BSW: In interviews you've done before, you've spoken about the importance of using your imagination when it comes to acting. It's funny but I find that most actors tend to shy away from including that word when talking about their craft—as if it's a childish or amateur approach to acting.
Crudup: It's an enormous tool for me. In school I can remember many times getting comments from peers or teachers that something I did was "unexpected," and that wasn't always a good thing. But the more I acted, the more I realized that the thing I took for granted was my imagination. That is to say, I would begin to believe or to be inspired by something a director said or another actor said about the part or the play, and it would take on a life of its own for me. It seemed matter-of-fact—like the only logical progression to a specific direction—but it really was my own unique, vivid imagination taking hold of something. I think the more I've worked, the more I've really embraced that and enjoyed that aspect of it.
There's also the part of acting that has to do with empathy, and that requires imagination. I think that's a key component—for actors to be compassionate and empathetic toward their characters. And to be curious. That is to say, I can't possibly imagine what it would've been like for the character in Charlotte Gray to go through the things that he was going through in a lot of ways. It's really difficult for me to, in any real way, grapple with the ideas of living in an occupied country or seeing my friends being carted off. Nothing like that has happened to me in my life. However, if I can, with some sense of compassion, imagine a scenario like that and the sort of things that would come across my mind and the sort or things that one might be feeling or thinking, it can be a tremendous resource.
Some people will just tell themselves over and again—convince themselves—that they're this person and that this is happening and try to dictate everything—how a person must have responded in a certain way. For me, there's a more free-flowing exchange of ideas within my own silly brain that sometimes leads to obtuse choices and sometimes leads to really banal choices and sometimes leads to really interesting choices. I don't think I would've known for a long time to call it my imagination, but once you do, there's a certain sort of liberty you have with it.
BSW: Was your character's French accent in Charlotte Gray a challenge?
Crudup: You know, I work on dialects all the time, and it's just one of the many different tools you use. There's a physicality people take for granted, which is often much more challenging than the way you speak. There's also the placement of your voice, and all of that is actually very difficult in film. For me it's much easier in theatre when you have two hours to commit to just doing that, so you're constantly reminding yourself and reminded by your surroundings of how to hold yourself physically, how to speak, etc.
When you're on a film, it's so fragmented. You're back and forth all day. I've never been able to speak in the accent of the character I was playing in and out of the scene. One: It's too embarrassing for me. Two: I do all my work with the script. So I don't necessarily know how to use the language or the dialect or the accent that we're using outside the context of the script. So the words of the script become very comfortable to me. It can also lead to bad habits. If you're doing the accent all the time, and you're not doing it right all the time, then you can screw it up. [It helps to have] have a dialect coach who's listening very keenly to everything you're saying.
The first play I did on Broadway, [Tom Stoppard's] Arcadia, I played a British guy in that. What's my point? I do accents all the time and it's not a big challenge for me. However, I do realize that there's a popular notion that Americans really shouldn't do accents other than American colloquial accents. That seems kind of silly to me.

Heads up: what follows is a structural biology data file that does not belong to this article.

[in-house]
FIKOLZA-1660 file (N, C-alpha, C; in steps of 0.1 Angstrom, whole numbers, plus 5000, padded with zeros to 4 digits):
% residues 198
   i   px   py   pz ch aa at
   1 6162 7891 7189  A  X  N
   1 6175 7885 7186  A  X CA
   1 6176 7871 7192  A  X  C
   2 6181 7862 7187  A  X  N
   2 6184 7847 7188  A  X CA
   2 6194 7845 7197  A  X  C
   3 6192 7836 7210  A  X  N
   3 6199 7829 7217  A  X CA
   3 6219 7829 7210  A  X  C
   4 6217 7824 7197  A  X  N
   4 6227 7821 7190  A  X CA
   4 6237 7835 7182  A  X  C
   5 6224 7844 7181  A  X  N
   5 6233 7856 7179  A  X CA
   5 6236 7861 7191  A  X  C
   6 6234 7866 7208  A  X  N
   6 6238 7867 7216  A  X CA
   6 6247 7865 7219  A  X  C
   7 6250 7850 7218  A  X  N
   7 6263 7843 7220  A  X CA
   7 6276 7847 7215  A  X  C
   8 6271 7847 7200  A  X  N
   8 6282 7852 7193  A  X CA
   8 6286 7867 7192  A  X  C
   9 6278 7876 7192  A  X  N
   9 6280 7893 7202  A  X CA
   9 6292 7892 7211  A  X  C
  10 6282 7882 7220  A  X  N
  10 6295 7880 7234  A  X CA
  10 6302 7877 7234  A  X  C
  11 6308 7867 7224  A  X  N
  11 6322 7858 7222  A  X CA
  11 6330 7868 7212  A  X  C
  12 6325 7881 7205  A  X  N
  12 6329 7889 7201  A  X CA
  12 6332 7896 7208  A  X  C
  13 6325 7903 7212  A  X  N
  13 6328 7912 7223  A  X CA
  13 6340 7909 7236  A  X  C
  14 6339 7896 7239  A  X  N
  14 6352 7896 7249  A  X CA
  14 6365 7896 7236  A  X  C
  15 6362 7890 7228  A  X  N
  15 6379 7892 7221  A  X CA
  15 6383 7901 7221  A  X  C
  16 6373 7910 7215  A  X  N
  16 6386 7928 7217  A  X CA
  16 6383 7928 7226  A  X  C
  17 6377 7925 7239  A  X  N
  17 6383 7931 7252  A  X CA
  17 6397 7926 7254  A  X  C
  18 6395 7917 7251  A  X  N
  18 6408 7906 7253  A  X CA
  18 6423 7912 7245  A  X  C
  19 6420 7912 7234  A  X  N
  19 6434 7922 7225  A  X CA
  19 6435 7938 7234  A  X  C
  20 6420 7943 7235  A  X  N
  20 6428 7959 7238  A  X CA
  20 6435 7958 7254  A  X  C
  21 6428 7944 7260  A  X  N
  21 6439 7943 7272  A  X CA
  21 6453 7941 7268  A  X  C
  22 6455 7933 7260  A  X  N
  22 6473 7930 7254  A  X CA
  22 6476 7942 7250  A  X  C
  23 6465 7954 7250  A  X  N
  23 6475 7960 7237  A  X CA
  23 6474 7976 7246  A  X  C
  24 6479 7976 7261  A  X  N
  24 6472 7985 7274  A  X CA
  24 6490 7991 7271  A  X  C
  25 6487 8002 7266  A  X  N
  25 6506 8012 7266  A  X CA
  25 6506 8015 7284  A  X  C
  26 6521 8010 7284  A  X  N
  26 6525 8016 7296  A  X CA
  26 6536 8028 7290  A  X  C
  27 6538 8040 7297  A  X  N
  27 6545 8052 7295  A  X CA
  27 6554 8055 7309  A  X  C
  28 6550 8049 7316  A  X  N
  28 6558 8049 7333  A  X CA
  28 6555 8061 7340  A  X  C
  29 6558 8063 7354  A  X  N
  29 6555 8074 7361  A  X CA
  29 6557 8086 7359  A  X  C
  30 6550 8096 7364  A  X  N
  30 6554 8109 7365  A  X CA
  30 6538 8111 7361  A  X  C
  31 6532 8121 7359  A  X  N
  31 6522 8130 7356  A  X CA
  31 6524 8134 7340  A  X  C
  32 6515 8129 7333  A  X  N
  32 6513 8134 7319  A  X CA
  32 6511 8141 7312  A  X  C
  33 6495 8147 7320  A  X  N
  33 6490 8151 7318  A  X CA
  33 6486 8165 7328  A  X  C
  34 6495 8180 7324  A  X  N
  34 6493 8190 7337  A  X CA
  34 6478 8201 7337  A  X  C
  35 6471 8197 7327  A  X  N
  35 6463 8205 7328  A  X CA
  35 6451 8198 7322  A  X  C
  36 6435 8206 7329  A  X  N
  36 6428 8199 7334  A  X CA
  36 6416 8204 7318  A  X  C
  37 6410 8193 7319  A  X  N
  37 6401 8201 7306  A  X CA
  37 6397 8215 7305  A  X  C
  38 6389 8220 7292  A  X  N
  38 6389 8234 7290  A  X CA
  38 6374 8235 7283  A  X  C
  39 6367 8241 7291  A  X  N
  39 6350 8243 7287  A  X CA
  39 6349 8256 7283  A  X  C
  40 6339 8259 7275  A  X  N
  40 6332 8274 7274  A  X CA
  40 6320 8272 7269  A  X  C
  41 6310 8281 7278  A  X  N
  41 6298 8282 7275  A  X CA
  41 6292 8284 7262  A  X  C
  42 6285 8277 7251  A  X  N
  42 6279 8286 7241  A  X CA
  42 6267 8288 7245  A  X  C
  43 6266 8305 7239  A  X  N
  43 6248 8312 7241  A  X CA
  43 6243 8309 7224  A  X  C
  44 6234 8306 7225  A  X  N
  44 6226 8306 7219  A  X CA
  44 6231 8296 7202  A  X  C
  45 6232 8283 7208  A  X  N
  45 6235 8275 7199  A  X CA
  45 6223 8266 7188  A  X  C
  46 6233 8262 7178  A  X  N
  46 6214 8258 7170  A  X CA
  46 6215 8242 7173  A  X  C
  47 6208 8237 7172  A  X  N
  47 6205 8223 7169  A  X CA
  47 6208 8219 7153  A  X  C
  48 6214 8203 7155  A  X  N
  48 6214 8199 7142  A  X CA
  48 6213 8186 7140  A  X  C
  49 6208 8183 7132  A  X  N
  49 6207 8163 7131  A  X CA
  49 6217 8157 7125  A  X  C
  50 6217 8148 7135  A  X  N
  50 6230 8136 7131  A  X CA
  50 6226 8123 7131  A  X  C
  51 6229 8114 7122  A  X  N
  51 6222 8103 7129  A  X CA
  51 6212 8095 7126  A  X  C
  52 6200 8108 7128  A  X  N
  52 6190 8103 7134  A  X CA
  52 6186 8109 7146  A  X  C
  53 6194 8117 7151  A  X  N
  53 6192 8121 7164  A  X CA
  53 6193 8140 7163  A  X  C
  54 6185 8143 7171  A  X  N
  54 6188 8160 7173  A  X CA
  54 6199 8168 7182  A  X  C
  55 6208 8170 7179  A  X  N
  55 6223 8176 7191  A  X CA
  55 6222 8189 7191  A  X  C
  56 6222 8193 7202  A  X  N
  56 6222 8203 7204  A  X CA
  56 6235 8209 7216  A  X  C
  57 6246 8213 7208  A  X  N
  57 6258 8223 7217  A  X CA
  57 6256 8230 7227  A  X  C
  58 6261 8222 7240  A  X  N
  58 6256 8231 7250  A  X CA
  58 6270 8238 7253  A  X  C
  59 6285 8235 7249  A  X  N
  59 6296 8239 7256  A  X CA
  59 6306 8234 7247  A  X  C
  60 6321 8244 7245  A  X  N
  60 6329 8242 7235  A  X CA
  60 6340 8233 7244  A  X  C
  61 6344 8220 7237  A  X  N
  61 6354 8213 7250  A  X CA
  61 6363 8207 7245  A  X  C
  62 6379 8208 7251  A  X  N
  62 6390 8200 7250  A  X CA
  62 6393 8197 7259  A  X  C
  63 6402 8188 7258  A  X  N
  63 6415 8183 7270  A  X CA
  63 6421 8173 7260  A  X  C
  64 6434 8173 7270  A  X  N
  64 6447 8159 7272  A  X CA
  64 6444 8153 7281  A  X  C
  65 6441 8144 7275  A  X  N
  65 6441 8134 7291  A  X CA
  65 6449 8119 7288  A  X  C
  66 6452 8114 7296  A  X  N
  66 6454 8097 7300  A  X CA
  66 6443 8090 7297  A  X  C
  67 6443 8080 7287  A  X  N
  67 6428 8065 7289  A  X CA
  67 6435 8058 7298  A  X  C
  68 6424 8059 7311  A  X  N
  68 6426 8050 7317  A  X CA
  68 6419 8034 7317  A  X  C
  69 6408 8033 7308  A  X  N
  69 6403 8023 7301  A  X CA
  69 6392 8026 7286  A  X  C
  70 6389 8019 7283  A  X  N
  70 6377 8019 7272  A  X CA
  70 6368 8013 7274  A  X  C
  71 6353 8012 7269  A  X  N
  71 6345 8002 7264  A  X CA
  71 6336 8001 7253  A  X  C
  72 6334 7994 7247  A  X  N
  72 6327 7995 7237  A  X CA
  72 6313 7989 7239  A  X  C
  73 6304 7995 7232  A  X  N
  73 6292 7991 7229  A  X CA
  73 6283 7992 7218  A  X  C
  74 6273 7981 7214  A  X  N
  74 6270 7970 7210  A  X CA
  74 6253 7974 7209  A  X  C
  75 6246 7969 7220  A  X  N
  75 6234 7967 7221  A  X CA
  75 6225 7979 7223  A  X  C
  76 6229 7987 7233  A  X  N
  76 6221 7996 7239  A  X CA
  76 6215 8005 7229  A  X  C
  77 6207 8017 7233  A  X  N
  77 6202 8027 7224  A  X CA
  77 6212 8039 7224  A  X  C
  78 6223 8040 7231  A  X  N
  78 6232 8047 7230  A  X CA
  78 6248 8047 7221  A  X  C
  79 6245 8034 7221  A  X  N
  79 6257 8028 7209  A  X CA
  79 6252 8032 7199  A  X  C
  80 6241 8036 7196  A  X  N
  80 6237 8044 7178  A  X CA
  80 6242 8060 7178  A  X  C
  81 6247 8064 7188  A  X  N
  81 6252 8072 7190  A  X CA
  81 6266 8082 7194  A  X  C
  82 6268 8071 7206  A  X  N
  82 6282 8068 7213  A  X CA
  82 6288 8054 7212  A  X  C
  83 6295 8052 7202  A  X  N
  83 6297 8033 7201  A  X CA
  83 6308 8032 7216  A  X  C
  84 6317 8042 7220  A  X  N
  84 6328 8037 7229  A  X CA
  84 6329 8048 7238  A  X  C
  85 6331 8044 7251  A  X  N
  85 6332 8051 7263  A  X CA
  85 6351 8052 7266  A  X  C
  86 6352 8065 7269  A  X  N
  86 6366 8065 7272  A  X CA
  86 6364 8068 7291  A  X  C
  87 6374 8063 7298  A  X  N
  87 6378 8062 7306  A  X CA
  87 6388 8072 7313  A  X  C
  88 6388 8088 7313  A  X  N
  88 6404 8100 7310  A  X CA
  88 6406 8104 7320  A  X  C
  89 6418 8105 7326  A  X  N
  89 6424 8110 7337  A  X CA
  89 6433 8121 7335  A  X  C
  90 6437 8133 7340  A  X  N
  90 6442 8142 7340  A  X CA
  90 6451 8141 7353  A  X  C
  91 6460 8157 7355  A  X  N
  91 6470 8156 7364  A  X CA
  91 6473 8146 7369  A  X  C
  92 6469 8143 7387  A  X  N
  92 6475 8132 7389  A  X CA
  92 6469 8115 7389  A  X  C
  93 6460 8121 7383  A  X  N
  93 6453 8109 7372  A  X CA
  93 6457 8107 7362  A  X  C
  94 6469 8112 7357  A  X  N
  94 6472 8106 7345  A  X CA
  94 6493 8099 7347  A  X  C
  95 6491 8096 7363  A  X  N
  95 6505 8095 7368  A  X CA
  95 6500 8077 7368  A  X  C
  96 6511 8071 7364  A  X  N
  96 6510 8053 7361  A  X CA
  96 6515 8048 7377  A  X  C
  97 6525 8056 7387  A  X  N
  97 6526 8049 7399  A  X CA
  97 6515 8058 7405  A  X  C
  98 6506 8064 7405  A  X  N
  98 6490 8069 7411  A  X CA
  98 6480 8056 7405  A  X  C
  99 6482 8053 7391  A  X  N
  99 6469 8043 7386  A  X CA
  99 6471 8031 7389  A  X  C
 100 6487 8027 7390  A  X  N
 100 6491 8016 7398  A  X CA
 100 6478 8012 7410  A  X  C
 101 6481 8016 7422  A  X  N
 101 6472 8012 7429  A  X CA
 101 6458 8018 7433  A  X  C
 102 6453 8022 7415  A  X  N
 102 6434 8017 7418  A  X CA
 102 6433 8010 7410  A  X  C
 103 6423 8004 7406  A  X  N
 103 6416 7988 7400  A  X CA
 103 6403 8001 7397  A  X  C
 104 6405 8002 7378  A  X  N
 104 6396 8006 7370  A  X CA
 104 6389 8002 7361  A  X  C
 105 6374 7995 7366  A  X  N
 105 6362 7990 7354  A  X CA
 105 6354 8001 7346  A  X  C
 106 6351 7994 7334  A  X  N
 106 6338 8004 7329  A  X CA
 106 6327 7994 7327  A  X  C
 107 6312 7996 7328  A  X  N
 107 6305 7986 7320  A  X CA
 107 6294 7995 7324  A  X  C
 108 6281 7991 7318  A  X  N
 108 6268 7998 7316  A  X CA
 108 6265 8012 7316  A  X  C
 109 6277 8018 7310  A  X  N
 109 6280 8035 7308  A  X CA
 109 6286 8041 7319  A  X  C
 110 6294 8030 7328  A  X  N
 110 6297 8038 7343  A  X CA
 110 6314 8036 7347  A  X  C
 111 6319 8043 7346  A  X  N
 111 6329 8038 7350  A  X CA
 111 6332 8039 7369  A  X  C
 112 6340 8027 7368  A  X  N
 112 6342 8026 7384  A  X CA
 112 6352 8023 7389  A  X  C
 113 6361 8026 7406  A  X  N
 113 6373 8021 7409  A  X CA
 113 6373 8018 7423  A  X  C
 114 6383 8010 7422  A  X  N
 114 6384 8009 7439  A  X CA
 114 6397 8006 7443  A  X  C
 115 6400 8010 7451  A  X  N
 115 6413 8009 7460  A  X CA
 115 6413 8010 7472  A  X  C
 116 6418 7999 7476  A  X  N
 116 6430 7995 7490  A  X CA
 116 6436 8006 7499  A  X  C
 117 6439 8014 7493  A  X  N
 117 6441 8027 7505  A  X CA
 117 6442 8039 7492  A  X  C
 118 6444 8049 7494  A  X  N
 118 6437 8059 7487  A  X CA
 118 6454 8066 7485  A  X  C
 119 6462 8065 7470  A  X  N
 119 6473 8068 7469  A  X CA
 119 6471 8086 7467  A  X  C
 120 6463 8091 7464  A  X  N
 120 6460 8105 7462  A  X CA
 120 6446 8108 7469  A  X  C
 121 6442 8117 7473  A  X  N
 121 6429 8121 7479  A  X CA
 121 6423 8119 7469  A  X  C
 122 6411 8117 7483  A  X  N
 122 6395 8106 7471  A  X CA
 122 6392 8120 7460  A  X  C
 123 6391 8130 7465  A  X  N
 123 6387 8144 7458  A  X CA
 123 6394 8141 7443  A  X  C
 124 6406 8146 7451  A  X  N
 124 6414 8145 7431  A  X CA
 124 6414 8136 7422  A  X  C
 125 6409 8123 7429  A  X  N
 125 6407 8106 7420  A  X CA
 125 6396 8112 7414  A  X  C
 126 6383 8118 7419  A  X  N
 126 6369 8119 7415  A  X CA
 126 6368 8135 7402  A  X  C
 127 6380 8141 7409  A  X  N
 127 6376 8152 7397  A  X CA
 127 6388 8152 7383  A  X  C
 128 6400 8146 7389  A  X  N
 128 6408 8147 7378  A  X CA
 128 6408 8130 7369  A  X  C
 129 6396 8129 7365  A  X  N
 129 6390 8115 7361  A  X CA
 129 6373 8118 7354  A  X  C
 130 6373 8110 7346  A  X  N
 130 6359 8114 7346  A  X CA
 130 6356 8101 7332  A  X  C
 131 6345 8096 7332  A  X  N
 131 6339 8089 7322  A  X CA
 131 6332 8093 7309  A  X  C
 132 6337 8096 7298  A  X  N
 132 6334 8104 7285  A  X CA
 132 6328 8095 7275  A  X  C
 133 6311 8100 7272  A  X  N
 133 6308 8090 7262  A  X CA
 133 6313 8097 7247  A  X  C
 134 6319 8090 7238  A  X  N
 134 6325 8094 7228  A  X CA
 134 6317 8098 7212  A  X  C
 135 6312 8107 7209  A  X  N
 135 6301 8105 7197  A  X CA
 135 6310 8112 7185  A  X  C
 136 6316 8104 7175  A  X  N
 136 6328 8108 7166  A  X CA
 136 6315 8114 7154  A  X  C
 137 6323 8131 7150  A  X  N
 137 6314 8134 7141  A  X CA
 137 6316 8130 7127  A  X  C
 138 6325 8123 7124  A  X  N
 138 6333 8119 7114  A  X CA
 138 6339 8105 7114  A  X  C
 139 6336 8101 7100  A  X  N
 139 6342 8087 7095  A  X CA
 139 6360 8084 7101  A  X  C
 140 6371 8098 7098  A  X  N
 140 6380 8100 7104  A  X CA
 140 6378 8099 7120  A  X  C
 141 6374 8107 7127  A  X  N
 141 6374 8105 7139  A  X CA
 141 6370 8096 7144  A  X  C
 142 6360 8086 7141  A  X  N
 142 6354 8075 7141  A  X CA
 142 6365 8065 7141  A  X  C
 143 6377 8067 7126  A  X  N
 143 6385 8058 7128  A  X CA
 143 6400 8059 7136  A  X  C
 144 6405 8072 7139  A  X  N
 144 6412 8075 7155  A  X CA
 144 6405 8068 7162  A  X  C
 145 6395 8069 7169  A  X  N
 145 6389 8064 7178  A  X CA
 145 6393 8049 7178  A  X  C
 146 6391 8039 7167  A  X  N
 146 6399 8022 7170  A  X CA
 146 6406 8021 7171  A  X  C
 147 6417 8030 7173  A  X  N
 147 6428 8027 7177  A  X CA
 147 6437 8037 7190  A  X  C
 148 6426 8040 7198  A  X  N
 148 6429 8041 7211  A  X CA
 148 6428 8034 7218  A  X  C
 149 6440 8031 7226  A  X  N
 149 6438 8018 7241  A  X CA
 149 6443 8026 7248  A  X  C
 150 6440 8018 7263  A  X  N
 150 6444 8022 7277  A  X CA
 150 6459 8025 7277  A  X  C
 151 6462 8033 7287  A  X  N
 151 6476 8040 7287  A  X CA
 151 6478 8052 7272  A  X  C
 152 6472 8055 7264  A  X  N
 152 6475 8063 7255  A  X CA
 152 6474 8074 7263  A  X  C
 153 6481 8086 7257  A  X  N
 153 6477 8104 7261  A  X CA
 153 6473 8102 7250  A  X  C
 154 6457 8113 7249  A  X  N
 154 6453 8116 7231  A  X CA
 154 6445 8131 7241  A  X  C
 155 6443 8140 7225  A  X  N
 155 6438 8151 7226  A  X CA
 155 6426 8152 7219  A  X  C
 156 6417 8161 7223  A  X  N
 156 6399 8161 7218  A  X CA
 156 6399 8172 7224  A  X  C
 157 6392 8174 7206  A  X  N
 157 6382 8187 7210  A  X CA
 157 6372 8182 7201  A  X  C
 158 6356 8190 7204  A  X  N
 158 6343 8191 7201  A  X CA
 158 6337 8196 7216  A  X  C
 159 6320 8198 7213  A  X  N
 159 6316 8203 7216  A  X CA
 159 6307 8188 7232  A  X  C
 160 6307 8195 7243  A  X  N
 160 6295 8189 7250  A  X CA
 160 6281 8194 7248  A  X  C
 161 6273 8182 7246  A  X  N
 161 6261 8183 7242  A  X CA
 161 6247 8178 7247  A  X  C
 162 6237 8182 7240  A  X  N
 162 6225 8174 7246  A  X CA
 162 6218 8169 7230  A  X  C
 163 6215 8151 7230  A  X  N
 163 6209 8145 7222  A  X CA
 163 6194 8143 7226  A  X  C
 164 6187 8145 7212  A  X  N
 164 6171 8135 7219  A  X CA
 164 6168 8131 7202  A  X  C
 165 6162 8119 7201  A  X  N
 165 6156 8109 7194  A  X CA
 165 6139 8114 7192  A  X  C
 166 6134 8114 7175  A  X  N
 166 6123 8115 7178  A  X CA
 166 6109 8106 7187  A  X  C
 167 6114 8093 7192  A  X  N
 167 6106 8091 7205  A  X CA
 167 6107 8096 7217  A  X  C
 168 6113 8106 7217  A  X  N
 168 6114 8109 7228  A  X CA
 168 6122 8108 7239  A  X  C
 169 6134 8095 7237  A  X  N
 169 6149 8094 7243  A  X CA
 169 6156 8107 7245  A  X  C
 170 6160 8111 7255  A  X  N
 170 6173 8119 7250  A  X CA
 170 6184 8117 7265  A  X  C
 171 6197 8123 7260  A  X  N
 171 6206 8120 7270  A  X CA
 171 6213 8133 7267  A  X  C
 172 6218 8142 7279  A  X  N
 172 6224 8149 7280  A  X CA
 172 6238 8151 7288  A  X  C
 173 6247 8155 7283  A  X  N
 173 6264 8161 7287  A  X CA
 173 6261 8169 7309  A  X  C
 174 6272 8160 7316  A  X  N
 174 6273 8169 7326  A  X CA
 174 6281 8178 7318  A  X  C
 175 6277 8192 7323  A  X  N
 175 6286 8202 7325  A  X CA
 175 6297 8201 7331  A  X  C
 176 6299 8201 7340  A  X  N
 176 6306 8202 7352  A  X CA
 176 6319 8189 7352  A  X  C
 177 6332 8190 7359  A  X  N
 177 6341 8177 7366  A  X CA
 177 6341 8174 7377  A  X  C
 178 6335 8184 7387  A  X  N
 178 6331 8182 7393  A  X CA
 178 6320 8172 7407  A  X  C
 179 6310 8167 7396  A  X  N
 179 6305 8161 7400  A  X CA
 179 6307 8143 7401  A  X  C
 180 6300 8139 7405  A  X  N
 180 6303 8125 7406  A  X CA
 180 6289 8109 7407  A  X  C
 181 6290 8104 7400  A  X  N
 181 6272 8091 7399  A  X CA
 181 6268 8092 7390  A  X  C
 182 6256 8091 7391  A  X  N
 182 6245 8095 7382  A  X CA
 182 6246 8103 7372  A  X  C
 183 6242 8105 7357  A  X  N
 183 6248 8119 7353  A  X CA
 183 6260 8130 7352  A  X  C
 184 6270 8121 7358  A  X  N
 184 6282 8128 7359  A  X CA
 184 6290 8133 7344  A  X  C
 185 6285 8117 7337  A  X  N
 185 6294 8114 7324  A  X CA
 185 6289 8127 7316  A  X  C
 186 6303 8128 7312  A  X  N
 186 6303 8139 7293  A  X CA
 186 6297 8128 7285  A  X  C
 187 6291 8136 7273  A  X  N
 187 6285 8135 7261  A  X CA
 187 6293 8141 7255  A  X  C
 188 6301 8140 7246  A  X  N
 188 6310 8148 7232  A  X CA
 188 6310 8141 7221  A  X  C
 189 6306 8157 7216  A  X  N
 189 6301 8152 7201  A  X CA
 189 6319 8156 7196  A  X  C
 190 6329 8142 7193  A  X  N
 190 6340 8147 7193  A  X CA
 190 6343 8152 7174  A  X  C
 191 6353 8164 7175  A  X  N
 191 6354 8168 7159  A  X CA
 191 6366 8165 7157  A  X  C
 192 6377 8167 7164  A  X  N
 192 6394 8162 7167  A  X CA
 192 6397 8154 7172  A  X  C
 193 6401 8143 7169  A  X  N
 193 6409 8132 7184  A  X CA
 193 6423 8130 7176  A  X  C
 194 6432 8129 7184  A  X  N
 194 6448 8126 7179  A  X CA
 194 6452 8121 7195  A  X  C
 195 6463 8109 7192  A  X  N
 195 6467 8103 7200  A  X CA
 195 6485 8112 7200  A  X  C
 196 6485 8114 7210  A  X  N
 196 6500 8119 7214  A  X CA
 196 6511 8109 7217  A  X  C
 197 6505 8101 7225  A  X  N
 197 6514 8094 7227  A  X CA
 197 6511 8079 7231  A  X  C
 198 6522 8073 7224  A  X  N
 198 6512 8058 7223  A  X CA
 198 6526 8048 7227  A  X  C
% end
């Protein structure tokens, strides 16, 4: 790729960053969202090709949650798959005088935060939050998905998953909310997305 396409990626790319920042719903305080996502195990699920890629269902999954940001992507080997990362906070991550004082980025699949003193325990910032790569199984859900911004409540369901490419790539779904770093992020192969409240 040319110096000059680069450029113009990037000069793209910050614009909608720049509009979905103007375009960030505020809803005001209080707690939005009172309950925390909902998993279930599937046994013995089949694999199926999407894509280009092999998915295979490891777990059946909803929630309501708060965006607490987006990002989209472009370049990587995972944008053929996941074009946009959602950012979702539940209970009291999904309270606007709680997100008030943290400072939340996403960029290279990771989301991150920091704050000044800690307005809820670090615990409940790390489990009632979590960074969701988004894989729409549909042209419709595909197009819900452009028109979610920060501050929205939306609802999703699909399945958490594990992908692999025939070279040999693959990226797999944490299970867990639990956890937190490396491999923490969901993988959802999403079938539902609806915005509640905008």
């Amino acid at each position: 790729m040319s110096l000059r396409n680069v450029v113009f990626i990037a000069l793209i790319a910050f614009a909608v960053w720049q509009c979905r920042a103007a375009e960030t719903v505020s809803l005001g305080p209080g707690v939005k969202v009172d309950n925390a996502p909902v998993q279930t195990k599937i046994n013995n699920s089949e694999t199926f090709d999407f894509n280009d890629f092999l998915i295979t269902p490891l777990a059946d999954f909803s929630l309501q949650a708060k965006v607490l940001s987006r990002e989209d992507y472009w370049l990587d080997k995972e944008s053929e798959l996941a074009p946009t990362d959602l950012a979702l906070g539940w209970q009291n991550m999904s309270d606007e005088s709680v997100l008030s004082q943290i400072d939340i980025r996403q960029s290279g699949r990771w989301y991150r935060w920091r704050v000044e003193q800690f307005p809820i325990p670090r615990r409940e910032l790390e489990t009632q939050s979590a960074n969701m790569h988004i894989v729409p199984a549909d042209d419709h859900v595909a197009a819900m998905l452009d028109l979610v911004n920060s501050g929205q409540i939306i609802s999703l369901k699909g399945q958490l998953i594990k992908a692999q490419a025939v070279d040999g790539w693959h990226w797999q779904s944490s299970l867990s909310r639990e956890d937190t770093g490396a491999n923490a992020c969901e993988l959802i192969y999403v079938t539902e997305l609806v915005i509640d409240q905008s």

BSW: You seem to be an actor who has shied away from fame, for the most part. What are your thoughts on fame?
Crudup: There's no question in my mind that I wanted to be famous when I was a kid. If not famous, I wanted to be recognized and applauded or singled out. I think when you become a professional actor you realize that the reasons you got into acting are very different from why you stay in acting, because the profession is too hard for those reasons to sustain themselves. You have to deal with so much rejection. You have to deal with the craft that comes and goes not of your own bidding. You have to deal with the financial difficulty of maintaining a career. You have to deal with your own viability in the marketplace.
When there are that many obstacles, either you become incredibly ambitious or you find new reasons to act if you really like it. I just became really interested in the craft of it. It was something I felt useful at, and it's something in our culture that has the potential to have an impact.
BSW: Young actors, especially, feel the need to take just about anything that comes their way. As your own priorities shifted as an actor and you began to find success, did you feel more responsibility when it came to making choices about what work to pursue?
Crudup: I felt that responsibility from very early on. I recognized pretty early that I was having opportunities and that it was very important to pay attention to that. Two or three months out of school, I was doing a play up at Purchase, N.Y., and I got offered $40,000 to go do a horror movie. It was $40,000, man! I could pay off my student loans. I'd be set for a little while. I was living check to check at that point. I knew that in the end that would not be the thing to service me—that $40,000 would not be enough for what that would potentially cost me in missed opportunities while I was doing that. I also didn't feel like that was an environment where I was going to learn something. That may not have been the right decision for somebody else. For me it was the right decision.
I struggle to this day with career decisions and do the best I can to limit the scope of what each project means. Otherwise I don't think I'd ever work. It becomes too big of a problem; you have to do the perfect thing every time, and obviously you need to work. So it's a juggling act. I suppose, to some extent, I don't have a resistance to fame. However, I would like to be famous for being a good actor, you know? If I wanted to just be famous, I have the opportunities to do that, but in the end it doesn't offer me or anybody else anything really positive.
I love performing. I like the energy I get from an audience. I like the ability to transform myself into somebody else. I just get energy from it. Acting makes me feel useful, and that's a positive thing—feeling like you have something to add. BSW